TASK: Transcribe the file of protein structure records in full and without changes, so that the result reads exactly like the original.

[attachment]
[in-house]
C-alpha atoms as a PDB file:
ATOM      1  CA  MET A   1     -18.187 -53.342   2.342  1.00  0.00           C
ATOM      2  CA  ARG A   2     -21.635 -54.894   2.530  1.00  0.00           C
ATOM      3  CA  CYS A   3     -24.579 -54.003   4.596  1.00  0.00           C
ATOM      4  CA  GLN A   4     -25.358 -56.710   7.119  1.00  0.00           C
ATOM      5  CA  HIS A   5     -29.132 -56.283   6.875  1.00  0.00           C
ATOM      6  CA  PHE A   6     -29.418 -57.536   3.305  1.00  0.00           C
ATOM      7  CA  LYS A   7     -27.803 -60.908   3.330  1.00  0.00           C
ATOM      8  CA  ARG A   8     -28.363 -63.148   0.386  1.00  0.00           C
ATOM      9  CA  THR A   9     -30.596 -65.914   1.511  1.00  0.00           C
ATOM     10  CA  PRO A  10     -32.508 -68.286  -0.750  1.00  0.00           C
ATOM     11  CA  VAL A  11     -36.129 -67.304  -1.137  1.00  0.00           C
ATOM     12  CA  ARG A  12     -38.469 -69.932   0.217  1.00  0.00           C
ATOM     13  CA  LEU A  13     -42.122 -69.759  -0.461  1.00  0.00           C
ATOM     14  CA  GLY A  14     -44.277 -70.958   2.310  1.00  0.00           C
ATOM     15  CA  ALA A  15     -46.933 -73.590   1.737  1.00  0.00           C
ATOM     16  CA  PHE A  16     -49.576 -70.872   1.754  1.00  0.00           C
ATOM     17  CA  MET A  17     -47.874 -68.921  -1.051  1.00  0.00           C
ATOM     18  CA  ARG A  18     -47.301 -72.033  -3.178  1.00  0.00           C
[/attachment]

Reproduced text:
[in-house]
C-alpha atoms as a PDB file:
ATOM      1  CA  MET A   1     -18.187 -53.342   2.342  1.00  0.00           C
ATOM      2  CA  ARG A   2     -21.635 -54.894   2.530  1.00  0.00           C
ATOM      3  CA  CYS A   3     -24.579 -54.003   4.596  1.00  0.00           C
ATOM      4  CA  GLN A   4     -25.358 -56.710   7.119  1.00  0.00           C
ATOM      5  CA  HIS A   5     -29.132 -56.283   6.875  1.00  0.00           C
ATOM      6  CA  PHE A   6     -29.418 -57.536   3.305  1.00  0.00           C
ATOM      7  CA  LYS A   7     -27.803 -60.908   3.330  1.00  0.00           C
ATOM      8  CA  ARG A   8     -28.363 -63.148   0.386  1.00  0.00           C
ATOM      9  CA  THR A   9     -30.596 -65.914   1.511  1.00  0.00           C
ATOM     10  CA  PRO A  10     -32.508 -68.286  -0.750  1.00  0.00           C
ATOM     11  CA  VAL A  11     -36.129 -67.304  -1.137  1.00  0.00           C
ATOM     12  CA  ARG A  12     -38.469 -69.932   0.217  1.00  0.00           C
ATOM     13  CA  LEU A  13     -42.122 -69.759  -0.461  1.00  0.00           C
ATOM     14  CA  GLY A  14     -44.277 -70.958   2.310  1.00  0.00           C
ATOM     15  CA  ALA A  15     -46.933 -73.590   1.737  1.00  0.00           C
ATOM     16  CA  PHE A  16     -49.576 -70.872   1.754  1.00  0.00           C
ATOM     17  CA  MET A  17     -47.874 -68.921  -1.051  1.00  0.00           C
ATOM     18  CA  ARG A  18     -47.301 -72.033  -3.178  1.00  0.00           C